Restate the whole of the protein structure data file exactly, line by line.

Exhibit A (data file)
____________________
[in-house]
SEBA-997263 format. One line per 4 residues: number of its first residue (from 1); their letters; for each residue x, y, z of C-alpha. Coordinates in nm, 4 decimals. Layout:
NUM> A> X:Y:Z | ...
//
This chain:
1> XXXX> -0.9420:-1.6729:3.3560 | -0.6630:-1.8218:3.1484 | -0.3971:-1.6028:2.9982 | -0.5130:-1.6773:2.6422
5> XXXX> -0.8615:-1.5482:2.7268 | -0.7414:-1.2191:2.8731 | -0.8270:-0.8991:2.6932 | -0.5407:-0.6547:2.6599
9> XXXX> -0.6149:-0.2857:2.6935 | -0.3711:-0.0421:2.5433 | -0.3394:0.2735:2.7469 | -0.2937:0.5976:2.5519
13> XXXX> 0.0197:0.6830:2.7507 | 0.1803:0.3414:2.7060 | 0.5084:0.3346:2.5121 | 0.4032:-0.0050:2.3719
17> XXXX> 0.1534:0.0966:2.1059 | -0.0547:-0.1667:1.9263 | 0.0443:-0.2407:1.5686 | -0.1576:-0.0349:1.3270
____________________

[in-house]
SEBA-997263 format. One line per 4 residues: number of its first residue (from 1); their letters; for each residue x, y, z of C-alpha. Coordinates in nm, 4 decimals. Layout:
NUM> A> X:Y:Z | ...
//
This chain:
1> XXXX> -0.9420:-1.6729:3.3560 | -0.6630:-1.8218:3.1484 | -0.3971:-1.6028:2.9982 | -0.5130:-1.6773:2.6422
5> XXXX> -0.8615:-1.5482:2.7268 | -0.7414:-1.2191:2.8731 | -0.8270:-0.8991:2.6932 | -0.5407:-0.6547:2.6599
9> XXXX> -0.6149:-0.2857:2.6935 | -0.3711:-0.0421:2.5433 | -0.3394:0.2735:2.7469 | -0.2937:0.5976:2.5519
13> XXXX> 0.0197:0.6830:2.7507 | 0.1803:0.3414:2.7060 | 0.5084:0.3346:2.5121 | 0.4032:-0.0050:2.3719
17> XXXX> 0.1534:0.0966:2.1059 | -0.0547:-0.1667:1.9263 | 0.0443:-0.2407:1.5686 | -0.1576:-0.0349:1.3270